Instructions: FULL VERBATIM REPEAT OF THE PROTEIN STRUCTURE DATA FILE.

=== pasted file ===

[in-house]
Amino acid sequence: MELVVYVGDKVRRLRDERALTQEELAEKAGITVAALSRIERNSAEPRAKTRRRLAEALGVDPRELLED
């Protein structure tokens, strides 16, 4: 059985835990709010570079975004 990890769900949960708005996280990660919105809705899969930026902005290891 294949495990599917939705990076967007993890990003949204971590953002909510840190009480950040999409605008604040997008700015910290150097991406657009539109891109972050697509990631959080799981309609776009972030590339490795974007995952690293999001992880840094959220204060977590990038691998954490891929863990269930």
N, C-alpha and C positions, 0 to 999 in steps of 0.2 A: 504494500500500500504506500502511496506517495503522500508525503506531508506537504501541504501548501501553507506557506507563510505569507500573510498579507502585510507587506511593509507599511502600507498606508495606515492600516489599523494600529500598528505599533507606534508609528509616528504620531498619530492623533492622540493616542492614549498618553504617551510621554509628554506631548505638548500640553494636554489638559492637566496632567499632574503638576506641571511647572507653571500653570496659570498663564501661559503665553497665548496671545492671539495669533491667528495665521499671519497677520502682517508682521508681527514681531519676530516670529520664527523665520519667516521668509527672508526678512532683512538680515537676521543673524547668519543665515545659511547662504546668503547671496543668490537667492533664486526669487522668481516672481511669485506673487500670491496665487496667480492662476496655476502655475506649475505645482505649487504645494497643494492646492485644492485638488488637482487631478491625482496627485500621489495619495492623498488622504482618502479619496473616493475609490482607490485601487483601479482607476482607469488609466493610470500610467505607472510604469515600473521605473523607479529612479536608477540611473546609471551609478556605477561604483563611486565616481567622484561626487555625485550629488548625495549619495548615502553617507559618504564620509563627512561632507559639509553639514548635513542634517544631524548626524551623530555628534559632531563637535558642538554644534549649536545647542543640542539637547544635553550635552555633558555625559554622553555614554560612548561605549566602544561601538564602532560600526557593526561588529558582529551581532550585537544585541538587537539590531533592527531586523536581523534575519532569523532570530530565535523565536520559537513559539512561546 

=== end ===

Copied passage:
[in-house]
Amino acid sequence: MELVVYVGDKVRRLRDERALTQEELAEKAGITVAALSRIERNSAEPRAKTRRRLAEALGVDPRELLED
């Protein structure tokens, strides 16, 4: 059985835990709010570079975004 990890769900949960708005996280990660919105809705899969930026902005290891 294949495990599917939705990076967007993890990003949204971590953002909510840190009480950040999409605008604040997008700015910290150097991406657009539109891109972050697509990631959080799981309609776009972030590339490795974007995952690293999001992880840094959220204060977590990038691998954490891929863990269930």
N, C-alpha and C positions, 0 to 999 in steps of 0.2 A: 504494500500500500504506500502511496506517495503522500508525503506531508506537504501541504501548501501553507506557506507563510505569507500573510498579507502585510507587506511593509507599511502600507498606508495606515492600516489599523494600529500598528505599533507606534508609528509616528504620531498619530492623533492622540493616542492614549498618553504617551510621554509628554506631548505638548500640553494636554489638559492637566496632567499632574503638576506641571511647572507653571500653570496659570498663564501661559503665553497665548496671545492671539495669533491667528495665521499671519497677520502682517508682521508681527514681531519676530516670529520664527523665520519667516521668509527672508526678512532683512538680515537676521543673524547668519543665515545659511547662504546668503547671496543668490537667492533664486526669487522668481516672481511669485506673487500670491496665487496667480492662476496655476502655475506649475505645482505649487504645494497643494492646492485644492485638488488637482487631478491625482496627485500621489495619495492623498488622504482618502479619496473616493475609490482607490485601487483601479482607476482607469488609466493610470500610467505607472510604469515600473521605473523607479529612479536608477540611473546609471551609478556605477561604483563611486565616481567622484561626487555625485550629488548625495549619495548615502553617507559618504564620509563627512561632507559639509553639514548635513542634517544631524548626524551623530555628534559632531563637535558642538554644534549649536545647542543640542539637547544635553550635552555633558555625559554622553555614554560612548561605549566602544561601538564602532560600526557593526561588529558582529551581532550585537544585541538587537539590531533592527531586523536581523534575519532569523532570530530565535523565536520559537513559539512561546 